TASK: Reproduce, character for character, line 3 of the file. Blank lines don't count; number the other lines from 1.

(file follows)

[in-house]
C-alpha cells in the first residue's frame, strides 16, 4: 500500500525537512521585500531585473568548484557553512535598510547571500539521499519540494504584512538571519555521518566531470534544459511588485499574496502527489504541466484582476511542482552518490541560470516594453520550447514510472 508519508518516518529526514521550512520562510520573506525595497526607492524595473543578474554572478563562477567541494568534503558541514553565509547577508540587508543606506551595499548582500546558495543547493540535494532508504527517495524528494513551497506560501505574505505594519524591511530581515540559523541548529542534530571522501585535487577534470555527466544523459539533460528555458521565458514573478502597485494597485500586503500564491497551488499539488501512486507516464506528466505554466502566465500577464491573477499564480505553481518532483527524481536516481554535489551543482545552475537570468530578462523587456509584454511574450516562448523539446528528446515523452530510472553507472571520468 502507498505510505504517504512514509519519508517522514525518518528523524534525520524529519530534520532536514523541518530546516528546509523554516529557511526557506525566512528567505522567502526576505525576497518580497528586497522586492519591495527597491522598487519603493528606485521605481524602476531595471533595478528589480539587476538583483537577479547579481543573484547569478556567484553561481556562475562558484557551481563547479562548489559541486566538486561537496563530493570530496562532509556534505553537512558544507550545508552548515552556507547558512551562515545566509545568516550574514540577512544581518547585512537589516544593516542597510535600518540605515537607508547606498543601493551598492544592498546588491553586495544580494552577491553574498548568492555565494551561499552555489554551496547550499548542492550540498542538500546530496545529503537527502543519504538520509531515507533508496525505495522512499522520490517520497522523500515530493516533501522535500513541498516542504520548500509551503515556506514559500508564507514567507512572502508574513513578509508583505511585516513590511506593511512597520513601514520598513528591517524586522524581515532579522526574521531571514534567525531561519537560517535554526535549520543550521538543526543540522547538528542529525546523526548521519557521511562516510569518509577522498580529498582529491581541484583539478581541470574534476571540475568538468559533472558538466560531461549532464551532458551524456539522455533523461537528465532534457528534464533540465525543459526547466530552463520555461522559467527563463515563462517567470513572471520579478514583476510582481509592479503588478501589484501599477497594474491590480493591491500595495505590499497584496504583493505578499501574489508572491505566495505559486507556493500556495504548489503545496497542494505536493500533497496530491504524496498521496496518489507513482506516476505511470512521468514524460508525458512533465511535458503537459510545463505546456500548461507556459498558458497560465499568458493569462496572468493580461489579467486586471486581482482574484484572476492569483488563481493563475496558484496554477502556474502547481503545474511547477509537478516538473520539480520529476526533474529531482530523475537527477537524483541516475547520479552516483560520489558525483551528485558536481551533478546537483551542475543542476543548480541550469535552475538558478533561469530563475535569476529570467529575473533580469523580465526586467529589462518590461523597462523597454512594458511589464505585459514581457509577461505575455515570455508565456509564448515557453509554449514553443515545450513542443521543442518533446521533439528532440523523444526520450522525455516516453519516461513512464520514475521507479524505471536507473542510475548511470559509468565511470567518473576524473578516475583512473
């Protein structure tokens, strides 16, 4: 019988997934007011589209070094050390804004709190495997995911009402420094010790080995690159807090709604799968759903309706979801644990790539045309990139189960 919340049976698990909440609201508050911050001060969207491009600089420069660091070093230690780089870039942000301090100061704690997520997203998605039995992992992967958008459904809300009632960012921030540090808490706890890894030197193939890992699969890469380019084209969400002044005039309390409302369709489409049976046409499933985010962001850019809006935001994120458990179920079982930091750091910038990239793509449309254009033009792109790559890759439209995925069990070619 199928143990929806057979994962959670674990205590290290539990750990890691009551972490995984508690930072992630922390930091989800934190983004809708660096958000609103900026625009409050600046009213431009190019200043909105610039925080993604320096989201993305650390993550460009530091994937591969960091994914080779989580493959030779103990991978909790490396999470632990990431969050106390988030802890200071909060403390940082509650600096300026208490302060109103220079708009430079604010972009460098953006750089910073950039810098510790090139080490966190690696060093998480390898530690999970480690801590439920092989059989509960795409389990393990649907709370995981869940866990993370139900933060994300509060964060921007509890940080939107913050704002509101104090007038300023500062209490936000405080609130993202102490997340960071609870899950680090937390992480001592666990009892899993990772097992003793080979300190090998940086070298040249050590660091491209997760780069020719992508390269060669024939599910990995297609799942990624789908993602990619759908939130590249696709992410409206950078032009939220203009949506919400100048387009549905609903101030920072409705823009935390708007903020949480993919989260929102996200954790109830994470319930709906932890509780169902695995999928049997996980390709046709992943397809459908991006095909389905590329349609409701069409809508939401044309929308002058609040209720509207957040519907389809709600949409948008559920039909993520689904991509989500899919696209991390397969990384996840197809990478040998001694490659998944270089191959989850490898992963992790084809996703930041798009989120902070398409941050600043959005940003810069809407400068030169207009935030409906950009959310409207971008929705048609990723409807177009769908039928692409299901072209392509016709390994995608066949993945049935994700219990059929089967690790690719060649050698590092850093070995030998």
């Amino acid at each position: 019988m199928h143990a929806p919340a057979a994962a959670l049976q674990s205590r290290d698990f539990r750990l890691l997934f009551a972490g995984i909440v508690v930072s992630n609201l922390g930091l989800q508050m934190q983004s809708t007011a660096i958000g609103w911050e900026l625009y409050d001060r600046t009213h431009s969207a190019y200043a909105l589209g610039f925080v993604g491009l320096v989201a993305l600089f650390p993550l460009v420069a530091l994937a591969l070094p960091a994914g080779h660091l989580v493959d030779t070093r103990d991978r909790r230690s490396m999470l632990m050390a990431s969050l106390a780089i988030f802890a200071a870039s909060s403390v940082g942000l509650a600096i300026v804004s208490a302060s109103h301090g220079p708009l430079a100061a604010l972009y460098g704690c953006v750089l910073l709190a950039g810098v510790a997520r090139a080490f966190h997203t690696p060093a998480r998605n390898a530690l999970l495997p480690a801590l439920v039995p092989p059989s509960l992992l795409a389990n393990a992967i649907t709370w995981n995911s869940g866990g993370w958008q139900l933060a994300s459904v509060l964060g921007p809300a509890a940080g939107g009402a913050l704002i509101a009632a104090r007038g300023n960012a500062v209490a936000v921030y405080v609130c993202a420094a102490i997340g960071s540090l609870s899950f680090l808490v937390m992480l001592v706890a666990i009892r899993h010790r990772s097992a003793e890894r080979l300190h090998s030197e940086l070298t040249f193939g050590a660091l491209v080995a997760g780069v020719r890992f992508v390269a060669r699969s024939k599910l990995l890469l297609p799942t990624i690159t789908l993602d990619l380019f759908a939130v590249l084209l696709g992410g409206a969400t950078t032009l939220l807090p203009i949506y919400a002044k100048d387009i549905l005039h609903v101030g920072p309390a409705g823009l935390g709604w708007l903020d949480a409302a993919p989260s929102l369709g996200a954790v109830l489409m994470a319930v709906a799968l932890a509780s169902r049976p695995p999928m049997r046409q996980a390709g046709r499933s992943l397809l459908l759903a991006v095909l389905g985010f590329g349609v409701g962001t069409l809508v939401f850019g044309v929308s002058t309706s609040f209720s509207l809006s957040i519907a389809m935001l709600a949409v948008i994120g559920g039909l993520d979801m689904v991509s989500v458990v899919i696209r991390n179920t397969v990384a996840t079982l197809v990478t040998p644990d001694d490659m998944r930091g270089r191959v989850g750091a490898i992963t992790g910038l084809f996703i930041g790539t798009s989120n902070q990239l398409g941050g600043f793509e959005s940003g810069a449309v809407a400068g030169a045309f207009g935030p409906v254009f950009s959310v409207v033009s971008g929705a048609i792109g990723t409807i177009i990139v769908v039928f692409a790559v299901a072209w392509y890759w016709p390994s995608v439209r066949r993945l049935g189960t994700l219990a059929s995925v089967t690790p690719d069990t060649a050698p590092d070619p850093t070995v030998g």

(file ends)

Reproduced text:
């Protein structure tokens, strides 16, 4: 019988997934007011589209070094050390804004709190495997995911009402420094010790080995690159807090709604799968759903309706979801644990790539045309990139189960 919340049976698990909440609201508050911050001060969207491009600089420069660091070093230690780089870039942000301090100061704690997520997203998605039995992992992967958008459904809300009632960012921030540090808490706890890894030197193939890992699969890469380019084209969400002044005039309390409302369709489409049976046409499933985010962001850019809006935001994120458990179920079982930091750091910038990239793509449309254009033009792109790559890759439209995925069990070619 199928143990929806057979994962959670674990205590290290539990750990890691009551972490995984508690930072992630922390930091989800934190983004809708660096958000609103900026625009409050600046009213431009190019200043909105610039925080993604320096989201993305650390993550460009530091994937591969960091994914080779989580493959030779103990991978909790490396999470632990990431969050106390988030802890200071909060403390940082509650600096300026208490302060109103220079708009430079604010972009460098953006750089910073950039810098510790090139080490966190690696060093998480390898530690999970480690801590439920092989059989509960795409389990393990649907709370995981869940866990993370139900933060994300509060964060921007509890940080939107913050704002509101104090007038300023500062209490936000405080609130993202102490997340960071609870899950680090937390992480001592666990009892899993990772097992003793080979300190090998940086070298040249050590660091491209997760780069020719992508390269060669024939599910990995297609799942990624789908993602990619759908939130590249696709992410409206950078032009939220203009949506919400100048387009549905609903101030920072409705823009935390708007903020949480993919989260929102996200954790109830994470319930709906932890509780169902695995999928049997996980390709046709992943397809459908991006095909389905590329349609409701069409809508939401044309929308002058609040209720509207957040519907389809709600949409948008559920039909993520689904991509989500899919696209991390397969990384996840197809990478040998001694490659998944270089191959989850490898992963992790084809996703930041798009989120902070398409941050600043959005940003810069809407400068030169207009935030409906950009959310409207971008929705048609990723409807177009769908039928692409299901072209392509016709390994995608066949993945049935994700219990059929089967690790690719060649050698590092850093070995030998």